Warehouse B
No Longer Peacemakers
Page Two
Page 3

America's Police Becoming More Militant


By James Donahue


There was a scary story that occurred in Baltimore. A young couple in town to attend an athletic event got lost and then arrested because they hailed a police officer to ask directions.


As the story is told, Joshua Kelly and Llara Brook, of Chantilly, Virginia, got caught in the heavy traffic while making their way out of the parking lot after attending an Orioles game on Saturday. After getting on the streets of Baltimore, the couple found themselves lost and confused in their efforts to find a route out of town.


When they saw a police car standing along the road ahead, Kelly stopped his vehicle, walked up to the squad car and asked the female officer seated in it for her help. Instead of doing her job as the public servant an officer is hired to be, this particular Baltimore cop, Natalie Preston, arrested Kelley for trespassing on a public street. When Brook protested she also was apprehended.


The two spent the night locked up in the city jail.


When they were released the next day, they discovered that the officer left their car unlocked and with a window open in the police impound yard. The vehicle had been vandalized, with a cell phone charter, a pair of sunglasses and 20 CDs stolen.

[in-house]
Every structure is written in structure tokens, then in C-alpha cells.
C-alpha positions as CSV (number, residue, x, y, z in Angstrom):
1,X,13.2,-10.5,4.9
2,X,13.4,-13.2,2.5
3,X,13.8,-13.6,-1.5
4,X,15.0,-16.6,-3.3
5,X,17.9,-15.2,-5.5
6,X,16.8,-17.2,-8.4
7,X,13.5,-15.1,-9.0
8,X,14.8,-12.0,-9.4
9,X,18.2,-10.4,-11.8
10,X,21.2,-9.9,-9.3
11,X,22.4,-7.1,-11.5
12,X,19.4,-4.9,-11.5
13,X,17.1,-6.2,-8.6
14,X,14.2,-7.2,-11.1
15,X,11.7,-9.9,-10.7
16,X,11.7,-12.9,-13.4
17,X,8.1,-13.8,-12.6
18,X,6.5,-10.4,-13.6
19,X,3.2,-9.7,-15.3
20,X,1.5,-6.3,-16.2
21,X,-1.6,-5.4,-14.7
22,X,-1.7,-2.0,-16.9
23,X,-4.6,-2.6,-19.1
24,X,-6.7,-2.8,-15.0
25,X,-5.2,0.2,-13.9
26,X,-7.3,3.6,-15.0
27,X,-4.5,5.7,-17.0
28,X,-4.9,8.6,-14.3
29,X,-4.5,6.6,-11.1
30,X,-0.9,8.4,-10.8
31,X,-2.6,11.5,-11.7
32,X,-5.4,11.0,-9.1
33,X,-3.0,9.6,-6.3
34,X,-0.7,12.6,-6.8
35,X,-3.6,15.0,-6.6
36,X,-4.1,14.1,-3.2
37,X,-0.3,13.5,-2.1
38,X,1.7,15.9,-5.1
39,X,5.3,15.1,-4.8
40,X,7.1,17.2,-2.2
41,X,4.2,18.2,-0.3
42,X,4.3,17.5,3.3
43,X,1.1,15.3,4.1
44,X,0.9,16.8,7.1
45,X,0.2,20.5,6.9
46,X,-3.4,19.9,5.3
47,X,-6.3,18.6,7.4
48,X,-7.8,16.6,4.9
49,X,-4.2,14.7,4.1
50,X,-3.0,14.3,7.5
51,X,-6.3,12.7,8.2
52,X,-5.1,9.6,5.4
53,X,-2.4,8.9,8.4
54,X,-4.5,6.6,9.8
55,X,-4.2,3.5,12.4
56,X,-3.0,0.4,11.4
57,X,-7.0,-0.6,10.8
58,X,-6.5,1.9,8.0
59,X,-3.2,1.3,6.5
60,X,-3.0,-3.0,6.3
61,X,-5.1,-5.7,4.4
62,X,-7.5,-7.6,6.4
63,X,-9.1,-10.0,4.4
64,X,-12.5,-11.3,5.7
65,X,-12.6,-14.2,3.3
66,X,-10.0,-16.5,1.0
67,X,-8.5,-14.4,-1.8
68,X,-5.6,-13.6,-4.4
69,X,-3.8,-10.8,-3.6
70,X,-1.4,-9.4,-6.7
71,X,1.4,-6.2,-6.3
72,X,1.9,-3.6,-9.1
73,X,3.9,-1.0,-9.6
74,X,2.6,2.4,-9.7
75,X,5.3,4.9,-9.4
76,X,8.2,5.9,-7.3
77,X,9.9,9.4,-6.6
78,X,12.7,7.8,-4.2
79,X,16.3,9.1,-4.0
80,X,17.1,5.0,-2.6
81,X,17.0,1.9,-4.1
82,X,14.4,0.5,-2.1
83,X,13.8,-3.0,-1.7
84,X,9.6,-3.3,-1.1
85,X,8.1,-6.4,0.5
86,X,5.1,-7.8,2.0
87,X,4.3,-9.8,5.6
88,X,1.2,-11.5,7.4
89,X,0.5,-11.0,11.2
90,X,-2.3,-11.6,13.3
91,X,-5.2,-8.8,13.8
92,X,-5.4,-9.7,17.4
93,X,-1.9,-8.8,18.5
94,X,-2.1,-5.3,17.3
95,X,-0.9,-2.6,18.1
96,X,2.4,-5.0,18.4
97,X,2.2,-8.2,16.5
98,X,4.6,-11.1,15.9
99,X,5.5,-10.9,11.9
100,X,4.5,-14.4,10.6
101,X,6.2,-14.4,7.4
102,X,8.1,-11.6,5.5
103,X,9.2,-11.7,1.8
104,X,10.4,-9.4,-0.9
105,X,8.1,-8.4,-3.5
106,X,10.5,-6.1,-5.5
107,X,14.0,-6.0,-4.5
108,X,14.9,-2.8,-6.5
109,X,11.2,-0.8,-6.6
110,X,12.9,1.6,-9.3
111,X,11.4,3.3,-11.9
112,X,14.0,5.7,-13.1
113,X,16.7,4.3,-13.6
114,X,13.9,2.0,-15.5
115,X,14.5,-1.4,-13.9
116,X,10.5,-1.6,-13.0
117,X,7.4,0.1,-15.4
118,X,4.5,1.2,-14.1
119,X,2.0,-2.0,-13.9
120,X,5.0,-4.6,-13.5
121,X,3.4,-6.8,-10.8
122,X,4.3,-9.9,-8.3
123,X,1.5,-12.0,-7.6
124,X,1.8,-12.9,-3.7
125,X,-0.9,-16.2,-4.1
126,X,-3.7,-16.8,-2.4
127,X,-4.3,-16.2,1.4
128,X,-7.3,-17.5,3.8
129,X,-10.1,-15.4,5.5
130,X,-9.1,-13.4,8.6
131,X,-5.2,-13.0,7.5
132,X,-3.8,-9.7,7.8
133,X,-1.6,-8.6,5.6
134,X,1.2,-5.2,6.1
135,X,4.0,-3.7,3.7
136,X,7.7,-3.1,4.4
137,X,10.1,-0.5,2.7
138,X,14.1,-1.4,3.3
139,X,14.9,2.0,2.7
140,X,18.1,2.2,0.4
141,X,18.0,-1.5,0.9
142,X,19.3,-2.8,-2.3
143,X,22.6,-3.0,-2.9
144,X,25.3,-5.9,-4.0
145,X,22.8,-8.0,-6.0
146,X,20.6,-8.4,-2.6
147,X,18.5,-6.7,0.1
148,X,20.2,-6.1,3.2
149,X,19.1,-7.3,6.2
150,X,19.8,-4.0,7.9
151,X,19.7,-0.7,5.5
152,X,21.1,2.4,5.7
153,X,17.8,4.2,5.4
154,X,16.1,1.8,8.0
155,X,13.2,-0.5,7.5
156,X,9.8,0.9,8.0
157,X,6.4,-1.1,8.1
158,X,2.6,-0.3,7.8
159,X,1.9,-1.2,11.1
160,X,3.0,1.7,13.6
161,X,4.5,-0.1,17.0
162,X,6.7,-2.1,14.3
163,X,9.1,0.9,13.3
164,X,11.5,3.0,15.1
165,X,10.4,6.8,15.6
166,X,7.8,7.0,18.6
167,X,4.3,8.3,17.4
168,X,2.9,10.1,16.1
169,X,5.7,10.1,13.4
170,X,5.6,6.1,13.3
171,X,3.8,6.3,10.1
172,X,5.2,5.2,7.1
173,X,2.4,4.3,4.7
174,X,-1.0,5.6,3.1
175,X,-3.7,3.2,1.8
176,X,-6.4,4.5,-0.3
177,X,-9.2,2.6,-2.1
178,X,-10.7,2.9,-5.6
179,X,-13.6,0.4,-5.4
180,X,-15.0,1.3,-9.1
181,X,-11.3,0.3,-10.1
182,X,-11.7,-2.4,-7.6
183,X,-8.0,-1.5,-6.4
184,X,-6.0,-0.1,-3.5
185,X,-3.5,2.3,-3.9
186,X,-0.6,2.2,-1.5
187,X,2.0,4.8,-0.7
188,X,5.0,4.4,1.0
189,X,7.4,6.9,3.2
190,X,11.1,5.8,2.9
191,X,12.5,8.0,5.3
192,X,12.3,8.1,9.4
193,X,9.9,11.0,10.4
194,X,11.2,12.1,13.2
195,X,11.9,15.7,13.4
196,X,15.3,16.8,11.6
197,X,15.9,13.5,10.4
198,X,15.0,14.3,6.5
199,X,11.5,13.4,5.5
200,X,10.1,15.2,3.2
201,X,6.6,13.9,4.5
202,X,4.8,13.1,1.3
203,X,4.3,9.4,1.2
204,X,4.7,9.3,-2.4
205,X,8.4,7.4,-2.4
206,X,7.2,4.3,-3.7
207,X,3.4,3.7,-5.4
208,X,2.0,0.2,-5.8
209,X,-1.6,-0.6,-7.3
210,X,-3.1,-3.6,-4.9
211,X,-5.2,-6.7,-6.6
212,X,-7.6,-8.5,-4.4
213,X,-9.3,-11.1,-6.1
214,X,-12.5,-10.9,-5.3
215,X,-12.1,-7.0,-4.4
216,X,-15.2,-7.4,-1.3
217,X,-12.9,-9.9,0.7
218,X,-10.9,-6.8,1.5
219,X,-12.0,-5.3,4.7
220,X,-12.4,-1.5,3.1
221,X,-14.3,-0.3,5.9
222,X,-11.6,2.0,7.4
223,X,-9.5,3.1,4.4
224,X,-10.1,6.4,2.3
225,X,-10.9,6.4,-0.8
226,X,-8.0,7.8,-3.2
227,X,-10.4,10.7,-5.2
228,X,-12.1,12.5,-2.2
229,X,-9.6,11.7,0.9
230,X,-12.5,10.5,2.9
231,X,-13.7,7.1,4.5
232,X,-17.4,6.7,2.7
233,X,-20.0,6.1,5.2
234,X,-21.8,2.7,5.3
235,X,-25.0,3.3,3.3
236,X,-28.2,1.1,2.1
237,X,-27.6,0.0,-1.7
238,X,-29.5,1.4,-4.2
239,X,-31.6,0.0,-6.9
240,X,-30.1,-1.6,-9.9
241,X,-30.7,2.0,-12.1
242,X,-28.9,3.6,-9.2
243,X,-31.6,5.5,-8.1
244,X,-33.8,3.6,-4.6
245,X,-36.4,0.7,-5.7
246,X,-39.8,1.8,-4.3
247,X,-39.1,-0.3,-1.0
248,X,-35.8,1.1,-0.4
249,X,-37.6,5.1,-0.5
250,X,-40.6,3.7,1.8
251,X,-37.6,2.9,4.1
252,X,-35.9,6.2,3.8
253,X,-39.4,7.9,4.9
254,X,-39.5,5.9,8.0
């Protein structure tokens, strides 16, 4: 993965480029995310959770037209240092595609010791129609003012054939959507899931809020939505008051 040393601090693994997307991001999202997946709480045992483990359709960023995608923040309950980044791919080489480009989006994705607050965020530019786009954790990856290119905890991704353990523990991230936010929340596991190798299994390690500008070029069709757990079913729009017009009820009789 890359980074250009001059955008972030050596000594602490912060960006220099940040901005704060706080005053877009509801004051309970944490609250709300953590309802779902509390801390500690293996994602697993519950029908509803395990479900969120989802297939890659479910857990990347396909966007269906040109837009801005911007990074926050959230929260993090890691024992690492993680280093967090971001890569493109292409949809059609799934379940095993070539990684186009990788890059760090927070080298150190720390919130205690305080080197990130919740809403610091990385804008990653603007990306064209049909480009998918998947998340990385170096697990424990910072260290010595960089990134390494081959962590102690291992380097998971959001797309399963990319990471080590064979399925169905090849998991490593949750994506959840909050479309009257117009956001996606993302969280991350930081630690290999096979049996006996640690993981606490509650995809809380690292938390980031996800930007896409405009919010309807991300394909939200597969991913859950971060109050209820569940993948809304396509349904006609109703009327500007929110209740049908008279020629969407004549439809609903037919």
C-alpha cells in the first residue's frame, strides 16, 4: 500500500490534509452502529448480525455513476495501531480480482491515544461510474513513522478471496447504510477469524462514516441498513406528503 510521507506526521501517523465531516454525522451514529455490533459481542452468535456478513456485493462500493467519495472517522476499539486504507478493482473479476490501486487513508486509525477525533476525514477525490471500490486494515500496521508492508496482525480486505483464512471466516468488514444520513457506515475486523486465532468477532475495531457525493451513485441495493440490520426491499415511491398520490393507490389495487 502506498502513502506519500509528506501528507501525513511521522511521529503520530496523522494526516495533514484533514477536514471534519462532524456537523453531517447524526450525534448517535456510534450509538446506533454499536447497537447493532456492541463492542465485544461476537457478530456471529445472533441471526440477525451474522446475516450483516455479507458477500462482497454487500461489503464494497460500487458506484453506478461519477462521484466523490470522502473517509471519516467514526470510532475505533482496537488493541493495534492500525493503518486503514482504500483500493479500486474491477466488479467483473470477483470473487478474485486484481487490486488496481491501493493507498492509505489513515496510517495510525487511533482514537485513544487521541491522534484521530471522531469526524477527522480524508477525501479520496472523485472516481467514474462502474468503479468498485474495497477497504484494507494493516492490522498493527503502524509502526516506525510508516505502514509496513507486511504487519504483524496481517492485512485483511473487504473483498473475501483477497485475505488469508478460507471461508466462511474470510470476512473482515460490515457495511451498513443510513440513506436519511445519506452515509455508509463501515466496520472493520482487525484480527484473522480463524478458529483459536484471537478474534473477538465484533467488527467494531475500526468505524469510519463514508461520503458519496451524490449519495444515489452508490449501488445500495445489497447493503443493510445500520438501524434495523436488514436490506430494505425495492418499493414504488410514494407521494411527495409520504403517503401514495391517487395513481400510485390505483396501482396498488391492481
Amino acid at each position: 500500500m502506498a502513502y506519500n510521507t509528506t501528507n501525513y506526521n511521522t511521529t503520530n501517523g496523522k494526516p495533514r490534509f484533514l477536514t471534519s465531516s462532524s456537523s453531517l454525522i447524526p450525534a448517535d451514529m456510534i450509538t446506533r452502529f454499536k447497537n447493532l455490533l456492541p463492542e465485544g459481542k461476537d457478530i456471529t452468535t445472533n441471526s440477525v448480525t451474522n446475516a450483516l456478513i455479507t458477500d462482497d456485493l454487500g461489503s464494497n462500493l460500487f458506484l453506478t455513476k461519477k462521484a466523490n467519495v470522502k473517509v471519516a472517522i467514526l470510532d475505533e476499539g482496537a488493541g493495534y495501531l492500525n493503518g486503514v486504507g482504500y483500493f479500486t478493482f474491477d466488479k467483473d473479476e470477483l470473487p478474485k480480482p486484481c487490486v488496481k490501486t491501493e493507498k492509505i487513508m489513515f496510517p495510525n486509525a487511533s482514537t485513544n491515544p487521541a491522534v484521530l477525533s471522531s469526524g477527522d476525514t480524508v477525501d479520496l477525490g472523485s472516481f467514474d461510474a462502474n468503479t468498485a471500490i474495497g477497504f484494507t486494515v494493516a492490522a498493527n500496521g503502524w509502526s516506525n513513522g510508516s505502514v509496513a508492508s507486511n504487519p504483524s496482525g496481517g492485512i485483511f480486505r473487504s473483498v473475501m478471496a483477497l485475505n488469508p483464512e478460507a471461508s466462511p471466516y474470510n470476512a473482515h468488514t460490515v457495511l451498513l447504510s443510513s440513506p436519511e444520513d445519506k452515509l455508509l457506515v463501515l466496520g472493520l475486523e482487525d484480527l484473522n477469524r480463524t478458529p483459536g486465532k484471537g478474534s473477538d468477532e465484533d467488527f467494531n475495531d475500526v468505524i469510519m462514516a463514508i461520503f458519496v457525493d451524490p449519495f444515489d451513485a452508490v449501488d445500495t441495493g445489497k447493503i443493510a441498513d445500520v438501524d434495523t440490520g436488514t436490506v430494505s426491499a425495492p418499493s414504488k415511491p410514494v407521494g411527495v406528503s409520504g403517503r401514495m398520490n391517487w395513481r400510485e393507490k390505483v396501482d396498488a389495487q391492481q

The story is a dramatic illustration of something most Americans are discovering, often under similar circumstances, with more intensity each passing year. There is a growing separation between police and the general public. America has become a police state.


There was a time when police were hired to protect and serve. Today they exist as enforcers of the law. And there is a distinct difference.


People who are aware of the change have a saying now. If you are in trouble, the last thing you want to do is call the police. They will only aggravate the problem rather than help matters.


Joshua Kelley and Llara Brook would have been better served if they had stopped at an all-night service station or party store and asked for directions, rather than approach a police car.


The moment they made contact with that uniformed and armed officer, they became victims of the enforcer. And as they learned, there appears to be a law to violate with every move we make these days.


The couple filed a complaint with the Baltimore Police Department. They were told that the department would investigate the incident. That they took their story to the media may do more good. But it may not. The wedge between police and the public has gotten very hard of late.